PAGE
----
Restrict your range of motion.Knee braces are meant to keep you from bending your injured leg too much. Even so, be careful about how much movement you put your knee through while wearing your brace. Flexing or rotating the joint too much may make the injury worse.
- For the most part, you’ll want to keep your knee straight, relaxed and elevated while you’re trying to healing.
- Avoid any movement that places the joint in a painful position.
- Ask your doctor if it is safe for you to drive during your recovery process.
Wear the brace during any type of physical activity.Assuming your doctor has said it’s okay, you may be able to resume exercising or playing sports once your knee has begun healing. It will still be important to wear your brace correctly while active. Keep intense actions to a minimum, and avoid load-bearing exercise like weight lifting, unless otherwise instructed.
- Don’t push yourself too hard. If you experience any unusual pain or discomfort, stop what you’re doing immediately.
- A brace might also come in handy for preventing injuries in sports that frequently put the knee in vulnerable or unstable positions, such as football, soccer, hockey or gymnastics.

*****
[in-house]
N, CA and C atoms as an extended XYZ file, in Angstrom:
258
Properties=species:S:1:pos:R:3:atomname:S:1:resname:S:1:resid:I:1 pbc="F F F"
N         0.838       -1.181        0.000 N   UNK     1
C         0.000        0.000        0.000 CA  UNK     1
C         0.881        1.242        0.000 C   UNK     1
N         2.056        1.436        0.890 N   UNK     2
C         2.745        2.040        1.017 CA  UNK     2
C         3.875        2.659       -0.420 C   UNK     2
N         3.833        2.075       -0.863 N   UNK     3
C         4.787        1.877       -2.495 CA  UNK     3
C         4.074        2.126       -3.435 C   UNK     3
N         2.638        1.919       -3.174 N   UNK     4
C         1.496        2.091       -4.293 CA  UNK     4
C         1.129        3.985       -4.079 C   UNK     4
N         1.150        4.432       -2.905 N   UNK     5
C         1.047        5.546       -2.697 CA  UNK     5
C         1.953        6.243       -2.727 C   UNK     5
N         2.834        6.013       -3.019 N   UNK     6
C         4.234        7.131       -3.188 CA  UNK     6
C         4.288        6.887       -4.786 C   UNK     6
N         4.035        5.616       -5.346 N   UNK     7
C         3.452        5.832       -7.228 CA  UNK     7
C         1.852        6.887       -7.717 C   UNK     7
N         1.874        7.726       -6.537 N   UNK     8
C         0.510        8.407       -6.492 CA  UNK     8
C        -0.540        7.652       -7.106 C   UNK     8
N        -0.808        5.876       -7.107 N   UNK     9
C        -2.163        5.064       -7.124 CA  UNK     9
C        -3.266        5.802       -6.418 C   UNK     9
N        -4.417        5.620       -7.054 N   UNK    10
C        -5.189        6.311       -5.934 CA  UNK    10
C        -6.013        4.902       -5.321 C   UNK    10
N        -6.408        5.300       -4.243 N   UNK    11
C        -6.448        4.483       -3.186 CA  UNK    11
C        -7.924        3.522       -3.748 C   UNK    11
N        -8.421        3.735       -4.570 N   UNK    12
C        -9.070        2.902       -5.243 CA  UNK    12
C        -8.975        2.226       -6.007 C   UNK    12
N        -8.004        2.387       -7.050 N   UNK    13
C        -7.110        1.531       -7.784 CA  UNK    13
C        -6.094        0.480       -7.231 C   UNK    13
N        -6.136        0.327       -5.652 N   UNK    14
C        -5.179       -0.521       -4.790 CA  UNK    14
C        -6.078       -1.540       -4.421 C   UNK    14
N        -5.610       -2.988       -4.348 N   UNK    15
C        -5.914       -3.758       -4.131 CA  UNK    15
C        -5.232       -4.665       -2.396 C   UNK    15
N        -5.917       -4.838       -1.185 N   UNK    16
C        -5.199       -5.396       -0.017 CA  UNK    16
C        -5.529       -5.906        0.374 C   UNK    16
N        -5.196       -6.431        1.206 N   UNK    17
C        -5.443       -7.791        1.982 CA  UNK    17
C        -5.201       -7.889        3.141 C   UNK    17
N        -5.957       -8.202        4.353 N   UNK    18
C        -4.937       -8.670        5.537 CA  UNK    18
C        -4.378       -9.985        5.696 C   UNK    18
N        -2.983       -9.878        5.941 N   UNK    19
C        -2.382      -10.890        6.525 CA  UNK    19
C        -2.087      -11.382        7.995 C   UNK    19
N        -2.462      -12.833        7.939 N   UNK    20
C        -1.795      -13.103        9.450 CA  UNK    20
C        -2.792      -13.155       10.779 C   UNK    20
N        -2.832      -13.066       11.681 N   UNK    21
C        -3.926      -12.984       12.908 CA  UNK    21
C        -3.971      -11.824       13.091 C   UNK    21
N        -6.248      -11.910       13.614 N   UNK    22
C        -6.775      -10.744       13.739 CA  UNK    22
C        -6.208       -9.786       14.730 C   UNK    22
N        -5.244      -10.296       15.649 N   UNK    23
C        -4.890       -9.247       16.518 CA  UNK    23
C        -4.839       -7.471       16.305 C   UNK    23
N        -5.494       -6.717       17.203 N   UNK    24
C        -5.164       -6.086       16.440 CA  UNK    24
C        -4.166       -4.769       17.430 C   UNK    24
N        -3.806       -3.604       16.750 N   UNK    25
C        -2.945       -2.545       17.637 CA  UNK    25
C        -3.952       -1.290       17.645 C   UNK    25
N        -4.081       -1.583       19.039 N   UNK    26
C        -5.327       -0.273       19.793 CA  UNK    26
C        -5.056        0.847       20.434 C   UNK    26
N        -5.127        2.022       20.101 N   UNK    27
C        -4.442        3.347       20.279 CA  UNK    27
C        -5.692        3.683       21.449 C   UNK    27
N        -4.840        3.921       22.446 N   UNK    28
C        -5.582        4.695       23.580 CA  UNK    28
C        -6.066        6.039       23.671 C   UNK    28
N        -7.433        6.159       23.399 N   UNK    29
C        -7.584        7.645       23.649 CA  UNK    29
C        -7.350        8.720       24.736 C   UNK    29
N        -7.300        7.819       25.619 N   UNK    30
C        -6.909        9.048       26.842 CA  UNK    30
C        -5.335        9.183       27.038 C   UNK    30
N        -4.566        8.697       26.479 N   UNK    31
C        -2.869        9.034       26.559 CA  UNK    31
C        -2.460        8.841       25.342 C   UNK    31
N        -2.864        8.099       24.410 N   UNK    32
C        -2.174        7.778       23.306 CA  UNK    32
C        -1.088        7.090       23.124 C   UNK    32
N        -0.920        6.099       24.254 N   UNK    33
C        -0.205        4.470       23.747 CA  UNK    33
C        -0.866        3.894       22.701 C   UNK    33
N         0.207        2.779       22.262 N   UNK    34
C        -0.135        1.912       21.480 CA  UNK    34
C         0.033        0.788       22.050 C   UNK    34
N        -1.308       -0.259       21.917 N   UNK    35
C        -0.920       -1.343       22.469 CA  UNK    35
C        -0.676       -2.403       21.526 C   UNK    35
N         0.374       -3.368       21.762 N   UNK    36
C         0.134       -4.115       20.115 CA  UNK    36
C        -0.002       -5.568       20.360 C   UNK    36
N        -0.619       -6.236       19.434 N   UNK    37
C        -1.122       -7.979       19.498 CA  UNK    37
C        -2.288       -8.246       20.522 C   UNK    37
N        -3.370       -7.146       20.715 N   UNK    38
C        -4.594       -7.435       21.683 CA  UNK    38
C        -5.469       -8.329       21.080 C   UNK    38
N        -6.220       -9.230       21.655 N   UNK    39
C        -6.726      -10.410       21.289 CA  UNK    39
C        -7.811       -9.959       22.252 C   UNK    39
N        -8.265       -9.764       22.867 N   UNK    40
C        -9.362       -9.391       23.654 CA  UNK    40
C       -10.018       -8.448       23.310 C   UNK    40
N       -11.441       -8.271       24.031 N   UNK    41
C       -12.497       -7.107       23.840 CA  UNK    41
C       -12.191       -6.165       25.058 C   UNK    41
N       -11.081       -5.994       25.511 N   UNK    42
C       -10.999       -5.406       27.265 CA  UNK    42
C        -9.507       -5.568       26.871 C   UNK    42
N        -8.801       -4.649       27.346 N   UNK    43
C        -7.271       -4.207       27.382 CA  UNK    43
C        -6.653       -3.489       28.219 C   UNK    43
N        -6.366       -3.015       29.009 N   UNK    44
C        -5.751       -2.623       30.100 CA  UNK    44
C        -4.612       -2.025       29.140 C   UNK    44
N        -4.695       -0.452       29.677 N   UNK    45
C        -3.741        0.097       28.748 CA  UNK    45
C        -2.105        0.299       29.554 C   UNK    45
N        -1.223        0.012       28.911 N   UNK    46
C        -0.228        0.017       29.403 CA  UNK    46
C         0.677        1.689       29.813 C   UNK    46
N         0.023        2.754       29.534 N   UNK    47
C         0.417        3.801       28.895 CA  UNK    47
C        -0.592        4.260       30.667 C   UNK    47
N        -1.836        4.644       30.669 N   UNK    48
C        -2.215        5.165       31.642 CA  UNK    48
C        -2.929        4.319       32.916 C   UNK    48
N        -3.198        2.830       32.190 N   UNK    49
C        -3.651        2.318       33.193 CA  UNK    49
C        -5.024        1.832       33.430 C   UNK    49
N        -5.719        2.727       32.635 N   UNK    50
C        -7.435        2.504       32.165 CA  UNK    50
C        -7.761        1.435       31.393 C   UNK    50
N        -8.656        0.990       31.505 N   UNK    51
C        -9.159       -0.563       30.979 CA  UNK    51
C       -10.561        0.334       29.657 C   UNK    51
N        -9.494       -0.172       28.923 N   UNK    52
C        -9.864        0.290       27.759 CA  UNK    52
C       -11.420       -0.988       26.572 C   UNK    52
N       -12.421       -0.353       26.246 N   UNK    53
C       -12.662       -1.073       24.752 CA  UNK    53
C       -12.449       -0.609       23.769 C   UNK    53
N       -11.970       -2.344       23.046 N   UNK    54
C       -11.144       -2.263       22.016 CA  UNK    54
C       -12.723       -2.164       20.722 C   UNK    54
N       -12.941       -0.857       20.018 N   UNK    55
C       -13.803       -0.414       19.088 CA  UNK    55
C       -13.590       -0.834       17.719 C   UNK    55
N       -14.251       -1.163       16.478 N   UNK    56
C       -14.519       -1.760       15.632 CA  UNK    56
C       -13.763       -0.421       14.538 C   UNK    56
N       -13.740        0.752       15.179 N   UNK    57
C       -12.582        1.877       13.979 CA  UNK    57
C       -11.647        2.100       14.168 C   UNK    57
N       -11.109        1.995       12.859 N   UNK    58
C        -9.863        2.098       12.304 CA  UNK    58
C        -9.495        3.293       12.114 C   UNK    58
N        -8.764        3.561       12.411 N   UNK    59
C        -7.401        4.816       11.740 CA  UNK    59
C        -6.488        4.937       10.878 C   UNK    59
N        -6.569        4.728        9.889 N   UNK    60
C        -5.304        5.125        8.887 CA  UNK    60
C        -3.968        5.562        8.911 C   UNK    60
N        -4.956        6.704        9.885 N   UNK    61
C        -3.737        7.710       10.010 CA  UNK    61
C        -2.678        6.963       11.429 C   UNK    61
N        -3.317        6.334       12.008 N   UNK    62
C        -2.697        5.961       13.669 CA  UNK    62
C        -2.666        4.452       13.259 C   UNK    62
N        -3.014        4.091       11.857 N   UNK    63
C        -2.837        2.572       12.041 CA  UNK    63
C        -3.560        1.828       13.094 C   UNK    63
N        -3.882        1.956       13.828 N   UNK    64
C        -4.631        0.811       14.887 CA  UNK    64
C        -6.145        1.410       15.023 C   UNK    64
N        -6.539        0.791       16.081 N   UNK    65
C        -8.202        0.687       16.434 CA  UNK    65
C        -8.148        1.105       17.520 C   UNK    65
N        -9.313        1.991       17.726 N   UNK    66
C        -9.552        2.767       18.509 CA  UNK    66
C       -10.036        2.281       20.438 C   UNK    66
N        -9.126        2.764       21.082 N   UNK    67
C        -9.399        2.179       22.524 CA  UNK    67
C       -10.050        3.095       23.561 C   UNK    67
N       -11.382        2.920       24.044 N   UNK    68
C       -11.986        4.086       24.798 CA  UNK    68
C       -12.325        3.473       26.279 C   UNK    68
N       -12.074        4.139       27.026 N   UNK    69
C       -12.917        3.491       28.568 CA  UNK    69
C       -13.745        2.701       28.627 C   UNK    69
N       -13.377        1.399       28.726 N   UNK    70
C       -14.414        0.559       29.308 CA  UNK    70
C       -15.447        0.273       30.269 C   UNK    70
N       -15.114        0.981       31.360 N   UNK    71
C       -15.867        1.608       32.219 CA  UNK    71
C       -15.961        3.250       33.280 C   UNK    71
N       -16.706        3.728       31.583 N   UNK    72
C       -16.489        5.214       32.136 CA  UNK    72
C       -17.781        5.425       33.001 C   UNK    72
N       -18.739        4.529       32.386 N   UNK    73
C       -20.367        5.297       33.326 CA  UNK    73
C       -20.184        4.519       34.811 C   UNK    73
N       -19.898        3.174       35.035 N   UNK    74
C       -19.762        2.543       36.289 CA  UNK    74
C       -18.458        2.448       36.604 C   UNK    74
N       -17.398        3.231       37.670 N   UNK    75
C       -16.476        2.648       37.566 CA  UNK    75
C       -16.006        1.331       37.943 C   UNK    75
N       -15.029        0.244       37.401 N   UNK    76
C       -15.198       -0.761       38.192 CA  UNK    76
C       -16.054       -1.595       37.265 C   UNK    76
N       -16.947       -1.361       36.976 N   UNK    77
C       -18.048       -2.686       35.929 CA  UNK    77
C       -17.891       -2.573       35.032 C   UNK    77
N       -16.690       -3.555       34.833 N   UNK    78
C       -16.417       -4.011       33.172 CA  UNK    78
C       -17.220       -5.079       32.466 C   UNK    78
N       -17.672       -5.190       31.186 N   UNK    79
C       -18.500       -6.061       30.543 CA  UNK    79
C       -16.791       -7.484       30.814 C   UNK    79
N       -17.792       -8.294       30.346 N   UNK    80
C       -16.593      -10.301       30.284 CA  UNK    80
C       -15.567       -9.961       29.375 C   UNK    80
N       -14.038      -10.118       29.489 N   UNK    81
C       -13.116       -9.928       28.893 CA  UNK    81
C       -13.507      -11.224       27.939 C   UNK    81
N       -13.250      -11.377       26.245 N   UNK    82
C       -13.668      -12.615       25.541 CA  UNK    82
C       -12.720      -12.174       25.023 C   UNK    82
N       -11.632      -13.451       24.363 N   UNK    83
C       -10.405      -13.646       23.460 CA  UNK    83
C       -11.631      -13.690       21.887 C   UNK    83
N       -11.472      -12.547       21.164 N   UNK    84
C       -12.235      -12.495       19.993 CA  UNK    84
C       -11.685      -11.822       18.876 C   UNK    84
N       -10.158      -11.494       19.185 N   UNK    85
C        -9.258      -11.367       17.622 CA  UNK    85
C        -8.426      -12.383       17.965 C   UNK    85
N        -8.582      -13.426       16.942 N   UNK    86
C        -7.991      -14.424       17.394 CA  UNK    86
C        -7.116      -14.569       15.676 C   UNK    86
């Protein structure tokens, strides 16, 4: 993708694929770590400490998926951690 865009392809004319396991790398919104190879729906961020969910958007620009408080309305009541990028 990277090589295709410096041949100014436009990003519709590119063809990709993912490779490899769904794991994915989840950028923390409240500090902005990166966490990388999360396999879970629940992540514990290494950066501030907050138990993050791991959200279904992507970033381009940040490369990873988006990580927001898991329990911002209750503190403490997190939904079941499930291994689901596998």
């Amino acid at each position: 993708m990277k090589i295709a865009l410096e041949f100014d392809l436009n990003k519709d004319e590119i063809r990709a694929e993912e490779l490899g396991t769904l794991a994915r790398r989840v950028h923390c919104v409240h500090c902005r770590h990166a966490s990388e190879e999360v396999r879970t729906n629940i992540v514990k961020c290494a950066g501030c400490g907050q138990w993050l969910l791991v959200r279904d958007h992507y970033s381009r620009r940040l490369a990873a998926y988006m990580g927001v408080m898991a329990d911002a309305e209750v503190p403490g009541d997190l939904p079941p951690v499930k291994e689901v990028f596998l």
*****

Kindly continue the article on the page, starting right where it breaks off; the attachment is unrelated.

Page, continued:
QuestionI am advised to wear a knee brace, and it is to be worn under my cloths. It does not fit under my denims, and it is too cold to wear shorts. Can I wear it over my denims?
Registered NurseRegistered NurseExpert AnswerNo, not really. It will not work well on the outside of clothes. Try a looser fitting long pant.Thanks!
QuestionI have the alps brace #KBHW/P and I am having a hard time removing it. I can get it on good but have to have help getting it off. Is there a simple way to do this?
Registered NurseRegistered NurseExpert AnswerNo, not really. Due to the position the brace is in a lot of people need help removing it. This is normal.Thanks!
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- Talk to your insurance provider prior to getting your brace to see how much of the cost they cover. Often, they will cover the whole thing. If you have limited or no insurance, however, you may have to cover the cost yourself.
- If you decide to wear a knee brace without orders from a physician, choose a style that's suited for the severity of your injury.
- Take NSAID pain relievers as needed to reduce swelling and tenderness.
- When you’re able, begin lightly stretching your injured leg to regain your range of motion.
- Pack your knee brace in your gear bag or stash it in a locker to make sure you’re never without it.
- Your doctor’s instructions are not just advice—failing to follow the directions you’re given may make your recovery more difficult.
- Be careful when standing or walking on slick, shifting or unstable surfaces, like the floor of the shower or sand.